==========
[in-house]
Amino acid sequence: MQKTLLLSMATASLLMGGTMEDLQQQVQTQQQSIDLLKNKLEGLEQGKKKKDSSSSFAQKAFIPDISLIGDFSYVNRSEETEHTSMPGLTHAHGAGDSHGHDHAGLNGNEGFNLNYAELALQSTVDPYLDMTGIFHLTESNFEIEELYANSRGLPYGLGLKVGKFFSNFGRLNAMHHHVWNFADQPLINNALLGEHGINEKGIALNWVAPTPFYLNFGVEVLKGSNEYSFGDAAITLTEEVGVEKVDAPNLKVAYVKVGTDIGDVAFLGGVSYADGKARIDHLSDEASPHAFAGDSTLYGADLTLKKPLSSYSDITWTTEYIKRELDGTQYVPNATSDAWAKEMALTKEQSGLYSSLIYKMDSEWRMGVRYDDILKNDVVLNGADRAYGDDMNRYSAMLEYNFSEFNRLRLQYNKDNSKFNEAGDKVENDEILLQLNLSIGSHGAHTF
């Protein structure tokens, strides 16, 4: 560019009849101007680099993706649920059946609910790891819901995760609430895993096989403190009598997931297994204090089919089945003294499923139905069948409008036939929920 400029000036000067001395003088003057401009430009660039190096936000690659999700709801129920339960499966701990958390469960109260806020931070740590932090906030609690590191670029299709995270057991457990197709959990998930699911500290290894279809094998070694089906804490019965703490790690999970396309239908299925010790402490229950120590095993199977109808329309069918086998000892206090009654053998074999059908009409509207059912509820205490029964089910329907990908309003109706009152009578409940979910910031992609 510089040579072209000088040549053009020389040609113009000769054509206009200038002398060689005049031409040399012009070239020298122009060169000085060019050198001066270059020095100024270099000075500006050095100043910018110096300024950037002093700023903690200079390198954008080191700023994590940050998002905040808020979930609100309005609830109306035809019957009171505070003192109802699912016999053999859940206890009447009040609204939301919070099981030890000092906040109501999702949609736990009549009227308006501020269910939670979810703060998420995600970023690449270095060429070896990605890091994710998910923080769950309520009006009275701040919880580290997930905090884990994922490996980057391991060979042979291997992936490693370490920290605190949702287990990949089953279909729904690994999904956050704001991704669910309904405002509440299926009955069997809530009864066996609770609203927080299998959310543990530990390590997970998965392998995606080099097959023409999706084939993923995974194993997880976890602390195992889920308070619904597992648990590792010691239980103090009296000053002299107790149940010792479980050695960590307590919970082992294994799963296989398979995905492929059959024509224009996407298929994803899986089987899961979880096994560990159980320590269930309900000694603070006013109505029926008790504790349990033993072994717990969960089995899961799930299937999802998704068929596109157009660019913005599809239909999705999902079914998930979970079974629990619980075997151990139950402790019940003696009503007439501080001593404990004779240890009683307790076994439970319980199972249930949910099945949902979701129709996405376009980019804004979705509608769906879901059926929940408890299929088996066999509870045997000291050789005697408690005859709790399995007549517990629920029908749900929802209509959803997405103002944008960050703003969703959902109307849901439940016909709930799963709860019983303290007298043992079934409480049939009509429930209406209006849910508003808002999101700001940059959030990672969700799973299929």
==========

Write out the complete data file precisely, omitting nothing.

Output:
[in-house]
Amino acid sequence: MQKTLLLSMATASLLMGGTMEDLQQQVQTQQQSIDLLKNKLEGLEQGKKKKDSSSSFAQKAFIPDISLIGDFSYVNRSEETEHTSMPGLTHAHGAGDSHGHDHAGLNGNEGFNLNYAELALQSTVDPYLDMTGIFHLTESNFEIEELYANSRGLPYGLGLKVGKFFSNFGRLNAMHHHVWNFADQPLINNALLGEHGINEKGIALNWVAPTPFYLNFGVEVLKGSNEYSFGDAAITLTEEVGVEKVDAPNLKVAYVKVGTDIGDVAFLGGVSYADGKARIDHLSDEASPHAFAGDSTLYGADLTLKKPLSSYSDITWTTEYIKRELDGTQYVPNATSDAWAKEMALTKEQSGLYSSLIYKMDSEWRMGVRYDDILKNDVVLNGADRAYGDDMNRYSAMLEYNFSEFNRLRLQYNKDNSKFNEAGDKVENDEILLQLNLSIGSHGAHTF
């Protein structure tokens, strides 16, 4: 560019009849101007680099993706649920059946609910790891819901995760609430895993096989403190009598997931297994204090089919089945003294499923139905069948409008036939929920 400029000036000067001395003088003057401009430009660039190096936000690659999700709801129920339960499966701990958390469960109260806020931070740590932090906030609690590191670029299709995270057991457990197709959990998930699911500290290894279809094998070694089906804490019965703490790690999970396309239908299925010790402490229950120590095993199977109808329309069918086998000892206090009654053998074999059908009409509207059912509820205490029964089910329907990908309003109706009152009578409940979910910031992609 510089040579072209000088040549053009020389040609113009000769054509206009200038002398060689005049031409040399012009070239020298122009060169000085060019050198001066270059020095100024270099000075500006050095100043910018110096300024950037002093700023903690200079390198954008080191700023994590940050998002905040808020979930609100309005609830109306035809019957009171505070003192109802699912016999053999859940206890009447009040609204939301919070099981030890000092906040109501999702949609736990009549009227308006501020269910939670979810703060998420995600970023690449270095060429070896990605890091994710998910923080769950309520009006009275701040919880580290997930905090884990994922490996980057391991060979042979291997992936490693370490920290605190949702287990990949089953279909729904690994999904956050704001991704669910309904405002509440299926009955069997809530009864066996609770609203927080299998959310543990530990390590997970998965392998995606080099097959023409999706084939993923995974194993997880976890602390195992889920308070619904597992648990590792010691239980103090009296000053002299107790149940010792479980050695960590307590919970082992294994799963296989398979995905492929059959024509224009996407298929994803899986089987899961979880096994560990159980320590269930309900000694603070006013109505029926008790504790349990033993072994717990969960089995899961799930299937999802998704068929596109157009660019913005599809239909999705999902079914998930979970079974629990619980075997151990139950402790019940003696009503007439501080001593404990004779240890009683307790076994439970319980199972249930949910099945949902979701129709996405376009980019804004979705509608769906879901059926929940408890299929088996066999509870045997000291050789005697408690005859709790399995007549517990629920029908749900929802209509959803997405103002944008960050703003969703959902109307849901439940016909709930799963709860019983303290007298043992079934409480049939009509429930209406209006849910508003808002999101700001940059959030990672969700799973299929």